I do not think it’s telling that my fourth post in this series of posts on Return Path’s core values (kickoff post, tag cloud) is something called People First. Ok, it probably should have been the first post in the series. To be fair, it is the first value on our list, but for whatever reason, the value about Ownership was top of mind when I decided to create this series.
Anyway, at Return Path,
We believe that people come first
And we aren’t shy about saying it publicly, either. This came up in a lengthy interview I did with Inc. Magazine last year when we were profiled for winning an award as one of the top 20 small- and mid-sized businesses to work for in America. After re-reading that article, I went back and tried to find the slide from our investor presentations that I referred to. I have a few versions of this slide from different points in time, including one that’s simpler (it only has employees, clients, and shareholder on it) but here’s a sample of it:
That pretty much says it all. We believe that if we have the best and most engaged workforce, we will do the best job at solving our clients’ problems, and if we do that well, our shareholders will win, too.
How does this “people first” mentality influence my/our day-to-day activities? Here are a few examples:
- We treat all employees well, regardless of level or department. All employees are important to us achieving our mission – otherwise, they wouldn’t be here. So we don’t do a lot of things that other companies do like send our top performing sales reps on a boondogle together while the engineers and accountants slave away in the office as second-class citizens. That would be something you might see in a “sales first” or “customer first” culture
- We fiercely defend the human capital of our organization. There are two examples I can think of around this point. First, we do not tolerate abusive clients. Fortunately, they are rare, but more than once over the years either I or a member of my senior team has had to get on the phone with a client and reprimand them, or even terminate their contract with us, for treating one of our employees poorly and unprofessionally. And along the same lines, when all economic hell broke loose in the fall of 2008, we immediately told employees that while we’d be in for a rough ride, our three top priorities were to keep everyone’s job, keep everyone’s compensation, and keep everyone’s health benefits. Fortunately, our business withstood the financial challenges and we were able to get through the financial crisis with those three things intact.
- We walk the walk with regard to employee feedback. Everyone does employee satisfaction surveys, but we are very rigorous about understanding what areas are making people relatively unhappy (for us, even our poor ratings are pretty good, but they’re poor relative to other ratings), and where in the employee population (office, department, level) those issues lie. We highlight them in an all-hands meeting or communication, we develop specific action plans around them, and we measure those same questions and responses the next time we do a survey to see how we’ve improved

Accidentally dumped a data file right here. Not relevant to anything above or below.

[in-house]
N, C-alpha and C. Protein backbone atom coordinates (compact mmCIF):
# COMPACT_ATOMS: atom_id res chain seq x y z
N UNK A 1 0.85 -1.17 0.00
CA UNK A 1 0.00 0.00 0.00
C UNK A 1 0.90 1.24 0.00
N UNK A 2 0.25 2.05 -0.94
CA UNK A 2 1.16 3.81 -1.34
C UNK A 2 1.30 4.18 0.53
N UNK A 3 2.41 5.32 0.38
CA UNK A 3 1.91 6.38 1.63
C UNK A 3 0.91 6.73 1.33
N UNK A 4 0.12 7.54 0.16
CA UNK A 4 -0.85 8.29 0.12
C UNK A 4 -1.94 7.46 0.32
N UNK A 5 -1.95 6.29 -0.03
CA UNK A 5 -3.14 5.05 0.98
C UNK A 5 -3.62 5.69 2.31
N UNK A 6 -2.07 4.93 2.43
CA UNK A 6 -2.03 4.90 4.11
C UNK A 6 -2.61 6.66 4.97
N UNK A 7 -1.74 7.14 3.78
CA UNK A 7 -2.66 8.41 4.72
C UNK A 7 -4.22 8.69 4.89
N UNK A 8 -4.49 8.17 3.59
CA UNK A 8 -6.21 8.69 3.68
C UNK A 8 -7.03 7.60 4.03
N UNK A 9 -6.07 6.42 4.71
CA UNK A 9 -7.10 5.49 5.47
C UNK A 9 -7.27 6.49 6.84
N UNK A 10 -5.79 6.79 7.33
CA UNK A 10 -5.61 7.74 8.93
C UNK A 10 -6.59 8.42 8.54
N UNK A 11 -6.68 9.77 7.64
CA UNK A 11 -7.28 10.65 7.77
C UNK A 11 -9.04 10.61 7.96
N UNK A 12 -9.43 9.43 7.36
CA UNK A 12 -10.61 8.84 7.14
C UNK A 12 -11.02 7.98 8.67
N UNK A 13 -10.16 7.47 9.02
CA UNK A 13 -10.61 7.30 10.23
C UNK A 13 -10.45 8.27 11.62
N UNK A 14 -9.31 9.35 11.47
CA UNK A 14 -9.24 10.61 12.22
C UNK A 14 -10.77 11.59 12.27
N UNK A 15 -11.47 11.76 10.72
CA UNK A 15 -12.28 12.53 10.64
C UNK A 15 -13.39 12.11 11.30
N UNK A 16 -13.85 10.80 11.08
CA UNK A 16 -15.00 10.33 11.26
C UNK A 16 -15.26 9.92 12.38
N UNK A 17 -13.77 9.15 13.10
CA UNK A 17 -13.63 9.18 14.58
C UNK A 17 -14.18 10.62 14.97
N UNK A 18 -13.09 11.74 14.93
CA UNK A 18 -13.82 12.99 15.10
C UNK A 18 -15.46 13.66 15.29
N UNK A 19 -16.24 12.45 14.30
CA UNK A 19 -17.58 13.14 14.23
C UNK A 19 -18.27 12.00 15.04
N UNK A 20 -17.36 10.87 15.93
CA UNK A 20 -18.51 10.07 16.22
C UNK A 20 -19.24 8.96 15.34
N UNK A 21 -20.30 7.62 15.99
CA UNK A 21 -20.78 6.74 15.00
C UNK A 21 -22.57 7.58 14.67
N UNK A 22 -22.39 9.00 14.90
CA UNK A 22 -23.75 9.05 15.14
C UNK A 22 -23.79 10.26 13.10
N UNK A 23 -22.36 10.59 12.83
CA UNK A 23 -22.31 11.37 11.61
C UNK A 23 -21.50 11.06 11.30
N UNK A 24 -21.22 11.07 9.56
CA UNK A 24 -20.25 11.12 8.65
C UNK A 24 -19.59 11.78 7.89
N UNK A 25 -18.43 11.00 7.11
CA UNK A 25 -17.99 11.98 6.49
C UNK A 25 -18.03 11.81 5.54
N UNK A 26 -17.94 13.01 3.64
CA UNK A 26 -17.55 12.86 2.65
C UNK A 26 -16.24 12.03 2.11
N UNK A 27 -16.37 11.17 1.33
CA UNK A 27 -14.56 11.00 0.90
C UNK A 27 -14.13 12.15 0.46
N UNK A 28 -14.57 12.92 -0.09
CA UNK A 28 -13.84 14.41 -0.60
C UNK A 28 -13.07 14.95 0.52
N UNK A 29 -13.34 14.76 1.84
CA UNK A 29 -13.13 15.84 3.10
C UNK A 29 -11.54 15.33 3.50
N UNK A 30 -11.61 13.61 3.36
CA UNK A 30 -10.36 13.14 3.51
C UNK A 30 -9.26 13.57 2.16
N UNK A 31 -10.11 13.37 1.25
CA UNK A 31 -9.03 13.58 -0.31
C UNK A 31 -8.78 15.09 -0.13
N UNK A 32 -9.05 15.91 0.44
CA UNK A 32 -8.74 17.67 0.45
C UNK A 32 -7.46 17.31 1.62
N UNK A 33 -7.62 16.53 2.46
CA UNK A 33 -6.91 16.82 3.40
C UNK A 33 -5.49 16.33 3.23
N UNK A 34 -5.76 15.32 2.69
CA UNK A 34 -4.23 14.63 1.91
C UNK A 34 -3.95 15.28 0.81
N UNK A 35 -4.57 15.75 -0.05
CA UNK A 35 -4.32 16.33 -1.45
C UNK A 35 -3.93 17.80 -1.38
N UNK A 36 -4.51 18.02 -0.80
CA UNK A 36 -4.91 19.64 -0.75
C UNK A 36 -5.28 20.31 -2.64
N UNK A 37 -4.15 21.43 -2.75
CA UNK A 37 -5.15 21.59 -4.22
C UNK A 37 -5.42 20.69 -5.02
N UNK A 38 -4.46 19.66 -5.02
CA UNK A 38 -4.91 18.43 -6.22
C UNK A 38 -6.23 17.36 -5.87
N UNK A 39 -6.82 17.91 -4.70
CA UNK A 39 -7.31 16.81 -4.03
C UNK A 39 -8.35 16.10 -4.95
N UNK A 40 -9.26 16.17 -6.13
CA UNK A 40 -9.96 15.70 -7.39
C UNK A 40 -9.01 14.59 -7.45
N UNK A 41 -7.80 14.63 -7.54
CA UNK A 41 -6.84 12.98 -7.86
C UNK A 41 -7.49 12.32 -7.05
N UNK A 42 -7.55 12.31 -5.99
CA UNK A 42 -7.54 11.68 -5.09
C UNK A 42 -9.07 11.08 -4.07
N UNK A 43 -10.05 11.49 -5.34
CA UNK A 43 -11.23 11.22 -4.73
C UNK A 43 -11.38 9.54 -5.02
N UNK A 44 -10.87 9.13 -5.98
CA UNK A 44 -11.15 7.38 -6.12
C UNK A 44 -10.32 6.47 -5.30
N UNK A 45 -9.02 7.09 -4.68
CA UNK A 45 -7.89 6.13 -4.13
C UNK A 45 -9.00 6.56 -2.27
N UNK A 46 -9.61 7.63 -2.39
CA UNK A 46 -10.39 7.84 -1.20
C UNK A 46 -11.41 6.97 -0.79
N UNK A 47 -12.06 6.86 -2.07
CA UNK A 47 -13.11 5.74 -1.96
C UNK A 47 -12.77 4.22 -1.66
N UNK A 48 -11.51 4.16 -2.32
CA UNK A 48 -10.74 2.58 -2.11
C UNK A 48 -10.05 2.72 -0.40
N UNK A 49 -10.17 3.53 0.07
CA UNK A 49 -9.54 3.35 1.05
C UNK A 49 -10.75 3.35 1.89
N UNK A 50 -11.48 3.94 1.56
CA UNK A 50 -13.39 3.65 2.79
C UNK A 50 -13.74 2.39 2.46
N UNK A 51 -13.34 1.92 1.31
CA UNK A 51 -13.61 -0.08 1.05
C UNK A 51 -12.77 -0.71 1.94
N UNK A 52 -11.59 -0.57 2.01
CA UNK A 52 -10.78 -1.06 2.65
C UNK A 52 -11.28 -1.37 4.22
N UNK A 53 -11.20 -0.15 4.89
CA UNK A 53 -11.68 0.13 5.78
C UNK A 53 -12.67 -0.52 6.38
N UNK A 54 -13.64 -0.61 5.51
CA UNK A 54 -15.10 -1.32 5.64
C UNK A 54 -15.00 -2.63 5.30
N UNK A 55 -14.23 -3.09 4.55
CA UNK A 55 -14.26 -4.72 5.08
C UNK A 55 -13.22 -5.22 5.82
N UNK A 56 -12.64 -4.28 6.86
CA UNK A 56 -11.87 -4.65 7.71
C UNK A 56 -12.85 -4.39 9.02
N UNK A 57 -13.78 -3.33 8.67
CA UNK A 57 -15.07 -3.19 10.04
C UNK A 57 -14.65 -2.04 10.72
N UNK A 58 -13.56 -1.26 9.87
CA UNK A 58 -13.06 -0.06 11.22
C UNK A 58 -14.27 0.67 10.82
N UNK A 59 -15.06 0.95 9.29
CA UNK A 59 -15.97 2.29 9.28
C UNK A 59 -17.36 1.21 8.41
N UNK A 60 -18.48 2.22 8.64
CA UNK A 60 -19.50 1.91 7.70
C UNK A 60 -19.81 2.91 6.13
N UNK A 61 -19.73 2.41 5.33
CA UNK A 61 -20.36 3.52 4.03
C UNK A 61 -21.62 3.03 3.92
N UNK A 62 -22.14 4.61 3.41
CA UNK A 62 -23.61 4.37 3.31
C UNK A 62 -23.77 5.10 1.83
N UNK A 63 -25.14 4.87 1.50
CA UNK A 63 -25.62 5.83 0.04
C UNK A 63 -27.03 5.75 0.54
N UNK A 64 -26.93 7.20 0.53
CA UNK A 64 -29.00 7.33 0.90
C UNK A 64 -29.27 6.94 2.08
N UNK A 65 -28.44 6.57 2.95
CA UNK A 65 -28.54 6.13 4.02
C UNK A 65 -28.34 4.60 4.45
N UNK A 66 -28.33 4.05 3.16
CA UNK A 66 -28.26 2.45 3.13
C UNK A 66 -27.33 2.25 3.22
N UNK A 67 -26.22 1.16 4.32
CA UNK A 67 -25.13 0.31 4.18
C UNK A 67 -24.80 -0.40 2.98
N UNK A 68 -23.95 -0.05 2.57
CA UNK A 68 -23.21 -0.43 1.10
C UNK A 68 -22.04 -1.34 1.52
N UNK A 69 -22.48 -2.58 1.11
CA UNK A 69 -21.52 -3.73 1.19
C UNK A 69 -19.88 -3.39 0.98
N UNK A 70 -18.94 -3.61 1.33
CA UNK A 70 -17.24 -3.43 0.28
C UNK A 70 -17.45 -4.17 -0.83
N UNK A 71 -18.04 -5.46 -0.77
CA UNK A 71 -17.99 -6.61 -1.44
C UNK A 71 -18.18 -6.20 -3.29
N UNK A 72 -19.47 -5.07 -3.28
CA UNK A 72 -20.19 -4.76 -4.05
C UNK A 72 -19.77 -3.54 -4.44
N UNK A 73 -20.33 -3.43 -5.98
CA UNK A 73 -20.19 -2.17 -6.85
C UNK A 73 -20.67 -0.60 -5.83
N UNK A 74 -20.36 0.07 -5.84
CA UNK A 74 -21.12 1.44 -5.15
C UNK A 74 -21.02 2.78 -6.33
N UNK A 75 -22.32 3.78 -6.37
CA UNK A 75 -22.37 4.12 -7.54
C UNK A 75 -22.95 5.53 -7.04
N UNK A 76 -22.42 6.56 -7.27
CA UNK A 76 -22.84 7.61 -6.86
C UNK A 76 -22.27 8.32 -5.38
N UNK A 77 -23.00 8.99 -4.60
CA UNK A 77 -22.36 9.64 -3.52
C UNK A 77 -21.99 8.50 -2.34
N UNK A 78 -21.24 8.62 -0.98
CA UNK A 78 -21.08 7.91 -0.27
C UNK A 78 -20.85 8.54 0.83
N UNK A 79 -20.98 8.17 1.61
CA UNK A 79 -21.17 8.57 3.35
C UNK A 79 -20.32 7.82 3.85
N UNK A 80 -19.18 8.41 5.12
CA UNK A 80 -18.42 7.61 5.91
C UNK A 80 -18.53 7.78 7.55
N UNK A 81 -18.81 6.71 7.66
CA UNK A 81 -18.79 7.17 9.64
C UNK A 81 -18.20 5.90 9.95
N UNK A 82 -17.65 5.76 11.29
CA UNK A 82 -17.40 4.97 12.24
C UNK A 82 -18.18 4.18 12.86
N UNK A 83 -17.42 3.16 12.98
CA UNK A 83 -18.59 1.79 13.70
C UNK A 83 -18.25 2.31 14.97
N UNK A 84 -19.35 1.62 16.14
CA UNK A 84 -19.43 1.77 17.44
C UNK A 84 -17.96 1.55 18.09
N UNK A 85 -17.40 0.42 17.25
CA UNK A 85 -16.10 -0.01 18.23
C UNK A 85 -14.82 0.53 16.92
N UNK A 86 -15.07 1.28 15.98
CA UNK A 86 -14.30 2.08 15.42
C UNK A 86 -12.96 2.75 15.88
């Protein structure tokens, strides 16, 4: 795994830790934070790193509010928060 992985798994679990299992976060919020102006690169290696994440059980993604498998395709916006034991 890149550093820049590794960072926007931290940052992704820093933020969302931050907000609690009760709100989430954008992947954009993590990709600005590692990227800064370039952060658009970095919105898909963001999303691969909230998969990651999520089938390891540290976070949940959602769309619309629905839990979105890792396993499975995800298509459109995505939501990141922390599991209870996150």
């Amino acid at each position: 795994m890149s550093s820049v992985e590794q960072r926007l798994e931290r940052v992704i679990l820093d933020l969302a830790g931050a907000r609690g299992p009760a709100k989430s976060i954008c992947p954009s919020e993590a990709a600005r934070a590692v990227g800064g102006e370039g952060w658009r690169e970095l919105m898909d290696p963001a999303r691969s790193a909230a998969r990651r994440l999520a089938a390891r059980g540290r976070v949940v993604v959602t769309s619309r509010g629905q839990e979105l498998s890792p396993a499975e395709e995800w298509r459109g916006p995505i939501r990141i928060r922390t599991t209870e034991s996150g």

- We invest in our people. We pay them fairly well, but that’s not what I’m talking about. We invest in their learning and growth, which is the lifeblood of knowledge workers. We do an enormous amount of internal training. We encourage, support, and pay for outside training and education. We are very generous with the things that allow our employees to be happy and healthy, from food to fitness to insurance to time off to a flexible environment to allowing them to work from another office, or even remotely, if their lives require them to move somewhere else
- I spend as little time as I possibly can managing my shareholders and as much time as I can with employees and prospective employees. That doesn’t mean I don’t interact with my Board members – I do that quite a bit. But it does mean that when I do interact with them, it’s more about what they can do for Return Path and less about reporting information to them. I do send them a lot of information, but the information flow works well for them and simultaneously minimizes my time commitment to the process: (1) reporting comes in a very consistent format so that investors know WHAT to expect and what they’re looking at, (2) reporting comes out with a consistently long lead time prior to a meeting so investors know WHEN to expect the information, (3) the format of the information is co-developed with investors so they are getting the material they WANT, and (4) we automate as much of the information production as possible and delegate it out across the organization as much as possible so there’s not a heavy burden on any one employee to produce it
- When we do spend time with customers (which is hopefully a lot as well), we try to spread that time out across a broad base of employees, not just salespeople and account managers, so that as many of our employees can develop a deep enough understanding of what our customers’ lives are like and how we impact them
There are plenty of companies out there who have a “shareholder first” or “customer first” philosophy. I’m not saying those are necessarily wrong – but at least in our industry, I’ll bet companies like that end up with significantly higher recruiting costs (we source almost half our new hires from existing employee referrals), higher employee churn, and therefore lower revenue and profit per employee metrics at a minimum. Those things must lead to less happy customers, especially in this day and age of transparency. And all of those things probably degrade shareholder value, at least over the long haul.